Presentation & YM Social
Wednesday, Feb. 11 6:45
Rochester Museum & Science Center Eisenhart Auditorium
Free and open to the public
6:45 Workshop: Make a Survival Bracelet
7:30 Program: Green Fire: Aldo Leopold and a Land Ethic for
9:30: YM Social at The Old Toad
Feel free to attend any or all parts of the program. It is
open to the public, so bring your friends!
6:45 Workshop: Make
a Survival Bracelet
A survival bracelet is a knotted bracelet made out of approx.
nine feet of paracord. The unique characteristic of the bracelet is if you are
in a survival situation, or any situation for that matter where you need rope,
you can untie the bracelet and … viola! You will have a continuous nine-foot
piece of paracord.
Come to this workshop and learn how to make a survival
bracelet. This is a hands-on very-active workshop vs. a presentation. To cover
the materials needed to make a bracelet $1 will be collected per person.
Workshop presenters are Barb Brenner and Lydia D’Amato. Barb
and Lydia have conducted this workshop at the DEC’s weekend-long BOW (Becoming
an Outdoors Woman) workshop.
Note: Due to the length of the workshop there may be a limit
to the number of people who will be able to create their own survival bracelet.
Everyone is welcome to watch and learn.
7:30 Program: Green Fire: Aldo Leopold and a Land Ethic
for Our Time
Aldo Leopold is considered one of the seminal figures in
America’s environmental movement. His classic work, “A Sand County Almanac,” is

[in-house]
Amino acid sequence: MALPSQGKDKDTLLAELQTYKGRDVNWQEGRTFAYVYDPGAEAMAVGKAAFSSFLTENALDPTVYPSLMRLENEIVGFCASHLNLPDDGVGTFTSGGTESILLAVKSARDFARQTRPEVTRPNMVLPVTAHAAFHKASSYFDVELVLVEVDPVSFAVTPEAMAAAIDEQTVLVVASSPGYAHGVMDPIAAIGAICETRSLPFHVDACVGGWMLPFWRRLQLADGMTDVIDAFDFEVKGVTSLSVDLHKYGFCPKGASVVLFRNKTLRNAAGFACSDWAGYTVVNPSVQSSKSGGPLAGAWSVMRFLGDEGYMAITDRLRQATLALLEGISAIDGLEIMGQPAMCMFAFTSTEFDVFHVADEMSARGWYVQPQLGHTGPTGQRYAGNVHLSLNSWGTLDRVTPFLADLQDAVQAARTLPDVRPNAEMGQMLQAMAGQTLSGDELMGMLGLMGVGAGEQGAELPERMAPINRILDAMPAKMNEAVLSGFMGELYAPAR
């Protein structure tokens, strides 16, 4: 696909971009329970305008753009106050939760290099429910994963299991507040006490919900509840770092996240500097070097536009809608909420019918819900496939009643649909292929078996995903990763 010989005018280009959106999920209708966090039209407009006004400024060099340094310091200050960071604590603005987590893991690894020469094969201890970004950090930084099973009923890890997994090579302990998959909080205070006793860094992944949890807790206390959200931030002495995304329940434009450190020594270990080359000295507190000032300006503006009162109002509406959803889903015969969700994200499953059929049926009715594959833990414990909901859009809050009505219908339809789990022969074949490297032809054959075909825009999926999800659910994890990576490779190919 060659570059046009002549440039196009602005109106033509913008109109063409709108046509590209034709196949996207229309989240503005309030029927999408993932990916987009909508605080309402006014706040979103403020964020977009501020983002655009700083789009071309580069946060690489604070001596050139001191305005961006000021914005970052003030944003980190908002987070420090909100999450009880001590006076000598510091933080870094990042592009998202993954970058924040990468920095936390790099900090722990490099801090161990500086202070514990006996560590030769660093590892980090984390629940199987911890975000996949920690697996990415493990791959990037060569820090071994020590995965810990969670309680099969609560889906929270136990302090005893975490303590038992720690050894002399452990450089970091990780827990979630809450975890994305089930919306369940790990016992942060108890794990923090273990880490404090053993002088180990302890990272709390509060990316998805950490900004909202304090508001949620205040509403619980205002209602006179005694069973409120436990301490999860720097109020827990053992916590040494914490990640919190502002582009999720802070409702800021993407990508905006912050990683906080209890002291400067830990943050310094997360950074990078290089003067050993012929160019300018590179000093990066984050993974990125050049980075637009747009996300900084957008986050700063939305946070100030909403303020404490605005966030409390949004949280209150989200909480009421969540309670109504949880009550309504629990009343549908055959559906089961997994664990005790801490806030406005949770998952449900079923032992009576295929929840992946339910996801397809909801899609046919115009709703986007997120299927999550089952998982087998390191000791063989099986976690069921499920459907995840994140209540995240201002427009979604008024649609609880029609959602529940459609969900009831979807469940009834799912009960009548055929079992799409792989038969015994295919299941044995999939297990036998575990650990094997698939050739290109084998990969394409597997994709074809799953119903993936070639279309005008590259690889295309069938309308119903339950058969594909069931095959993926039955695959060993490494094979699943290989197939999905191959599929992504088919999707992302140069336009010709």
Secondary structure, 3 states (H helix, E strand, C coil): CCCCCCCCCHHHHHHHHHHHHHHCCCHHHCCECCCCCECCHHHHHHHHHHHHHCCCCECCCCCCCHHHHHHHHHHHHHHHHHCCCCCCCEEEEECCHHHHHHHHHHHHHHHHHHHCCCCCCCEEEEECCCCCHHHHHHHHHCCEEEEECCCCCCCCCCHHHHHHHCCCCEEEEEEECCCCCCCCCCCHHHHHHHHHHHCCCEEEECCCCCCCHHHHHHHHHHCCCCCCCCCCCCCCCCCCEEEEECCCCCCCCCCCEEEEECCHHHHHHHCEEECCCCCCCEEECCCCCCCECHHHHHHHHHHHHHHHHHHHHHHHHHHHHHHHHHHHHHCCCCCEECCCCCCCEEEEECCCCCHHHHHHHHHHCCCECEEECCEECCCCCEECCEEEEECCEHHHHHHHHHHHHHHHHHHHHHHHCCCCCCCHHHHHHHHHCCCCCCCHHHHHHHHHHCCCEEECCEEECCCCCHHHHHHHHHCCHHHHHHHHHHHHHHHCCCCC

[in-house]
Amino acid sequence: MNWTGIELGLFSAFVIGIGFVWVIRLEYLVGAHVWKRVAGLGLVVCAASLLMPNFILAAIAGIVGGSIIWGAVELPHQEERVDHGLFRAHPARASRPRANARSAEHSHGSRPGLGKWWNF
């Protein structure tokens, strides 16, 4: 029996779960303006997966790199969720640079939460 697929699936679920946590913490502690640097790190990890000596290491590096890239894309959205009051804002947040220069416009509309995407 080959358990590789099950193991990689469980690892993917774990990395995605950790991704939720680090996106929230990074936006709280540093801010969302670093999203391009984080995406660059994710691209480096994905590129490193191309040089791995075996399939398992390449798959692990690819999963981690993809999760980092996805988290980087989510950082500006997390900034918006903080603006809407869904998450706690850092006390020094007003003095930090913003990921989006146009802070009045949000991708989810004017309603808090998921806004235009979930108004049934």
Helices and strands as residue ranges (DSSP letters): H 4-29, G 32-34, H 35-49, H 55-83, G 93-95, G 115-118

considered basic reading for ecology and environmental science students, and
has been read by countless others, not only for the accuracy of Leopold’s
perceptions about the natural world but also for the eloquent and poetic way in
which he describes what he has observed. Unlike John Muir, whose primary focus
was on the preservation of wilderness, Leopold emphasizes the need for man to
live in harmony with nature.
Genesee Valley ADK members Jim and Carol May will present
the Emmy® award-winning film, “Green Fire: Aldo Leopold and a Land Ethic for
Our Time,” which describes and celebrates the life and work of the man whose
writings during the ’30s and ’40s helped awaken America to the notion that land
is not simply a commodity to be exploited but is worth protecting because it is
part of a community to which we all belong.
9:30 Younger Members Social at The Old Toad
Following the presentation, Younger members — and all who
wish to join us — will gather at the Old Toad for lively conversation. Drinks
and food are available, or just sit and chat!
Directions: Take a LEFT onto East Ave from RMSC. A few
blocks down, take a LEFT onto Alexander St. The Old Toad is on the right. There
is on-street parking, as well as a parking lot behind the building.